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Nick Norena (TriKlo LLC, Lean entrepreneur and coach)

The Lean Startup (Lean Innovation) is an approach focused on effective running startups and launching new products or services. The standard approach for “developing new things” is typically to write a business plan, pitch it to investors, assemble a team, introduce a product, and start selling as hard as you can. But it does not work for everybody, namely for startups. Simply it is too complicated, costly and long process for them.

Lean principles reduce risk

Methodology of “lean start-up” is less risky and it favors experimentation over strategic planning, customer feedback over intuition, and iterative, agile design over traditional project development and testing. The roots of the methodology are in Lean (developed by Toyota), where always speed and value have been dominant principles.

1-2-3: Build, Measure, Learn

The cookbook how to develop new products can be described into three phases: 1. Build, 2. Measure 3. Learn.  In the “Build phase”, the ideas are turned into products or services (now in form of hypothesis). The “Measure phase” tests the hypothesis, it means potential customers and users are asked for feedback (we call voice of customer). In the “Learn” phase we decide whether to pivot solution or persevere. For pilot development agile techniques are preferred to be fast and flexible during implementation.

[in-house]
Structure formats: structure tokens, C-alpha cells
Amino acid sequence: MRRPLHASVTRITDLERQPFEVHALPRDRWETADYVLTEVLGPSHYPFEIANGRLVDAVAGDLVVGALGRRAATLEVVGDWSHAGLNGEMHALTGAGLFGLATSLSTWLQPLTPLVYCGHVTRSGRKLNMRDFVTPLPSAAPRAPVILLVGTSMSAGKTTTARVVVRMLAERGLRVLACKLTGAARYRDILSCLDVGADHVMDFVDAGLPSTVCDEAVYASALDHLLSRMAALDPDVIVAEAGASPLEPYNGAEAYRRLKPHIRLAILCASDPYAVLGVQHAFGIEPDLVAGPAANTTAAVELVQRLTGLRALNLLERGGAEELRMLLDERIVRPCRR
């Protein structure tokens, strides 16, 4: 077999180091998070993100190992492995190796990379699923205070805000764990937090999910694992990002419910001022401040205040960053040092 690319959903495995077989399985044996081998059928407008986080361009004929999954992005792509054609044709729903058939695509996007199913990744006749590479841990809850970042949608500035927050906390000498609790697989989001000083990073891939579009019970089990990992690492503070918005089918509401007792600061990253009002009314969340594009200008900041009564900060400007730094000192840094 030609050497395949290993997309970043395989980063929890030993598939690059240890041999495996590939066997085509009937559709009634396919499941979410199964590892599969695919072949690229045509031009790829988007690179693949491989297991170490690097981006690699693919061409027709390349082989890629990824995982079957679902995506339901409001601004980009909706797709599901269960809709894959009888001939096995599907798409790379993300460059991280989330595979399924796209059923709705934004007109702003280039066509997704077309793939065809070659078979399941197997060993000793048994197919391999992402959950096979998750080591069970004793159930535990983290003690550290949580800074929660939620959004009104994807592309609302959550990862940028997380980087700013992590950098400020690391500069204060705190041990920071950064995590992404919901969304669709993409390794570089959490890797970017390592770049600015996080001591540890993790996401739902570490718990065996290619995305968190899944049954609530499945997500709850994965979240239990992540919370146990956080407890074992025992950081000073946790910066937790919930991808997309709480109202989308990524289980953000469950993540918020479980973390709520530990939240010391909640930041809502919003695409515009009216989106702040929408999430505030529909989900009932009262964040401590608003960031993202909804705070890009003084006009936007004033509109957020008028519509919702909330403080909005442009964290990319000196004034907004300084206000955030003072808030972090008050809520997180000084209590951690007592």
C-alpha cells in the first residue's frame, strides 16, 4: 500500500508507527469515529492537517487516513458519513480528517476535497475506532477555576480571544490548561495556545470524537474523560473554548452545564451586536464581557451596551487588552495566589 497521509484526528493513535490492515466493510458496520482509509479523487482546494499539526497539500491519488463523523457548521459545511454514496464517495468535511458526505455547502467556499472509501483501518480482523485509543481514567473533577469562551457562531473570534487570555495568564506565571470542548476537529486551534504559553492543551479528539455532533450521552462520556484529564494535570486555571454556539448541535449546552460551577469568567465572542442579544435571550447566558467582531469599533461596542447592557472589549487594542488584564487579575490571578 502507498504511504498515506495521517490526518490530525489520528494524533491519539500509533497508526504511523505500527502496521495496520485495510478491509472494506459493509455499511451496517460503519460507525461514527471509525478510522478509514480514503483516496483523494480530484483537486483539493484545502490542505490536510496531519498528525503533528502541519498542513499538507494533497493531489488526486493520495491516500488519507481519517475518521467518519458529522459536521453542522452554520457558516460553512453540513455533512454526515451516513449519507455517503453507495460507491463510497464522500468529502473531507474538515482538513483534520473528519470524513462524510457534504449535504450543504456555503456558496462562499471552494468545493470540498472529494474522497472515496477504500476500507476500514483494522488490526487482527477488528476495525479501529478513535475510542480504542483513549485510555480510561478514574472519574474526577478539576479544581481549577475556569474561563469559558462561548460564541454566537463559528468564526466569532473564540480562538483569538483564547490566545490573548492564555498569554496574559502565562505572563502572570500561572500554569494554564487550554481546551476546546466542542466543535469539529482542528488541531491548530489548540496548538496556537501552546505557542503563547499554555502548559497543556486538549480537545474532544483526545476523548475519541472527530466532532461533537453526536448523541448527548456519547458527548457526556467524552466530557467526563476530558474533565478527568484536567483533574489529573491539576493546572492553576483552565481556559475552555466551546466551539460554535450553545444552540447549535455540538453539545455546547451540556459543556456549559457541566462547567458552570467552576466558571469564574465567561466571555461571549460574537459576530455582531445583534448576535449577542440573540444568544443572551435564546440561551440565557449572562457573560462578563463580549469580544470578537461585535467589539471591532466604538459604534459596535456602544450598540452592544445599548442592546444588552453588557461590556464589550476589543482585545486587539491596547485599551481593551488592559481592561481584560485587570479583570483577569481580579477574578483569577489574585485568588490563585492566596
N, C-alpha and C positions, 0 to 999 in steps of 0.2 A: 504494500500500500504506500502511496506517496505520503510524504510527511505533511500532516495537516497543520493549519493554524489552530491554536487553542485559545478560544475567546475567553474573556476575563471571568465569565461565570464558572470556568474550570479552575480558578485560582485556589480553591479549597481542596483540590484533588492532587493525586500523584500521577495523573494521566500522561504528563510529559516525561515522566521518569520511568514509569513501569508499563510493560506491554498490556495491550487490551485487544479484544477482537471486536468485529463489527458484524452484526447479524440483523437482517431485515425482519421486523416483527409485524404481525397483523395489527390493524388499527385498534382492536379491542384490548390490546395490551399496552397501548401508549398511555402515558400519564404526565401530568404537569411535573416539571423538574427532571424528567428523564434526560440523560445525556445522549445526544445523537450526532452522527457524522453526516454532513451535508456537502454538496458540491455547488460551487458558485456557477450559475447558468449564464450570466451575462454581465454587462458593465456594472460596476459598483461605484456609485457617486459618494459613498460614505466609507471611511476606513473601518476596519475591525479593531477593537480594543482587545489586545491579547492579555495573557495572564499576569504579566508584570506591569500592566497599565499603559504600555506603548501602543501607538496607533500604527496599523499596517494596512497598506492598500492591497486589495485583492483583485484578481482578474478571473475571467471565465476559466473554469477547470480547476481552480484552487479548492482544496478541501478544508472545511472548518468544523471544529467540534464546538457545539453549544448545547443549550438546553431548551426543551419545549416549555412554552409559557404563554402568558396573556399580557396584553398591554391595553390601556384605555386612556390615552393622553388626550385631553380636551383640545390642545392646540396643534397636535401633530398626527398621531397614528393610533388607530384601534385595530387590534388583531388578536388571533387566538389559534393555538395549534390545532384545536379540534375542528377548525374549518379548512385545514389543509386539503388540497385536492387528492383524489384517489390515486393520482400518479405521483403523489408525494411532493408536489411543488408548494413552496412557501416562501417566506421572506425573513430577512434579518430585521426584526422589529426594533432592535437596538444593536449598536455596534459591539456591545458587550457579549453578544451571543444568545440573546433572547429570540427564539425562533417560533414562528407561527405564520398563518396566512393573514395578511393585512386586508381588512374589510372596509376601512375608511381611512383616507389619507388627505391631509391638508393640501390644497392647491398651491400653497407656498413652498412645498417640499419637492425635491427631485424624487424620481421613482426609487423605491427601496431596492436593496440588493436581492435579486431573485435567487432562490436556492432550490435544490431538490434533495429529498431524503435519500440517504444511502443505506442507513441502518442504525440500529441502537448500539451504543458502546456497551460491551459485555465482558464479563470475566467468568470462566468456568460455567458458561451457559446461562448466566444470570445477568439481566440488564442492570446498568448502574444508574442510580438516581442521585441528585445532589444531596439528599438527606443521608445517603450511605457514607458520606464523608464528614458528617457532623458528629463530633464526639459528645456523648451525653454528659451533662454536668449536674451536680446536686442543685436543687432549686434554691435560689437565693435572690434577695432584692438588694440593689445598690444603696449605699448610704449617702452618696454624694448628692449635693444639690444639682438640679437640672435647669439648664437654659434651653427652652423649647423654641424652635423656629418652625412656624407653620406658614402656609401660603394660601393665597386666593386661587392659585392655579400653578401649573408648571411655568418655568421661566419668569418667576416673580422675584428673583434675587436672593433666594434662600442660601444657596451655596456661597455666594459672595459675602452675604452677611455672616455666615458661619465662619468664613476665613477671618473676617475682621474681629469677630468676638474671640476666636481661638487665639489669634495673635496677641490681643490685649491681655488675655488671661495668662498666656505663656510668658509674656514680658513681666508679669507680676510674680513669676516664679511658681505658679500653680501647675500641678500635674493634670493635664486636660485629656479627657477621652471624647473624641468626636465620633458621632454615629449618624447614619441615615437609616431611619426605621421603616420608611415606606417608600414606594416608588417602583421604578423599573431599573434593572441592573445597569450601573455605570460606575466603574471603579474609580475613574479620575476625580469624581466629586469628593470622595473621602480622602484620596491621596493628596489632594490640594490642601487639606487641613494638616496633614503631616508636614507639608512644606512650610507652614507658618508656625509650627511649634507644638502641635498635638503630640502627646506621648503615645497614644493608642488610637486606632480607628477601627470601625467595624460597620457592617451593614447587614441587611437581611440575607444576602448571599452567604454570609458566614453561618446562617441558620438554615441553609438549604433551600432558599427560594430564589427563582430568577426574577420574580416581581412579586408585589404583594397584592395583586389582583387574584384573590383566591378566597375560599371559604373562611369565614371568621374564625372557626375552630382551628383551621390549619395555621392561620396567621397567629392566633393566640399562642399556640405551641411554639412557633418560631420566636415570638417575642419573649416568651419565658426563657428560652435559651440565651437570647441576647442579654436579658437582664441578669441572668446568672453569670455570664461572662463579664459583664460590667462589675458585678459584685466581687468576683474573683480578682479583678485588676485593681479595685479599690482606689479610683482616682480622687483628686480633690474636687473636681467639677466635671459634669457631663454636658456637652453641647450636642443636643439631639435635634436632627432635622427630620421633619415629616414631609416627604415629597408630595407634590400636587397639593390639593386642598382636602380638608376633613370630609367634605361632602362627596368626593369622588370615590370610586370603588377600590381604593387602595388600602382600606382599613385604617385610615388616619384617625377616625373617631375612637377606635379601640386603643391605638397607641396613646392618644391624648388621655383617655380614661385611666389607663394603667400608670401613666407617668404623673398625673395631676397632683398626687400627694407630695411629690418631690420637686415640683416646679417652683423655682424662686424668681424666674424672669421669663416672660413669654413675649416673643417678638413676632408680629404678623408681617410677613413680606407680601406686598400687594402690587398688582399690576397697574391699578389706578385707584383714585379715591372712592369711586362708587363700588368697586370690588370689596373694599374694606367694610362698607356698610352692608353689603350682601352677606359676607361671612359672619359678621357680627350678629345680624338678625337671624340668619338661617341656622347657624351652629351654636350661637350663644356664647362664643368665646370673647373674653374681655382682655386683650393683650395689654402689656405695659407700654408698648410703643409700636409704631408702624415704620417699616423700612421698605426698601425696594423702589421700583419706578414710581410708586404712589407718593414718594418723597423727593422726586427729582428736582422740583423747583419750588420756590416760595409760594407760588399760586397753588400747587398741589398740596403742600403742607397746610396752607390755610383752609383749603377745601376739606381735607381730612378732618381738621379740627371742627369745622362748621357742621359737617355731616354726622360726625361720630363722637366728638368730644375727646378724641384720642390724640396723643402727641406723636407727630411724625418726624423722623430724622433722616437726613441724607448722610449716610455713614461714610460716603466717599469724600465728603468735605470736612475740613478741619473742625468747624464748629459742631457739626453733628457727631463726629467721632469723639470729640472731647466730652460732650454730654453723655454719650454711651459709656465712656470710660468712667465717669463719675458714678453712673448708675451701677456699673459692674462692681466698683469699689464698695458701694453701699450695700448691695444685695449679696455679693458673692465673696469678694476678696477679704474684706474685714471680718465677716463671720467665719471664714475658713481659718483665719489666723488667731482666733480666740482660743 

Innovation Ecosystem

During our visit of Stanford University, we had a chance to discuss Lean startup approach with Nick Norena (TriKlo LLC, Lean entrepreneur and coach) who additionally explained us the importance to build appropriate Innovation Ecosystems. There are 7 success factors which need to be implemented and aligned together:

1.   Inspiration – A startup needs to find the right opportunity and still be inspired. Inspiration can be found from
      different sources like keynote speakers, conferences, inspiration events, co-working spaces…
2.   Sandbox – is a need to have a space where to innovate.
3.   Skills – Asking the right questions to customers, investors to be able develop new products, processes.
      Such skills need to be developed for most of startups via coaching, networking.
4.   Tools – which lower the costs of innovation for startup – cost for development (e.g. Techshop),
      cost for administration (co-working places, HUBs)
5.   Air support – Investors who can support capitalize development and invest capital
6.   Diplomats – somebody who puts people together, support startup by thoughts, ideas, support (not only capital)
7.   Network – to have a community to learn from and be inspired  

This ecosystem needs to be continuously improved, which is another parallel with traditional Lean approach (called KAIZEN).

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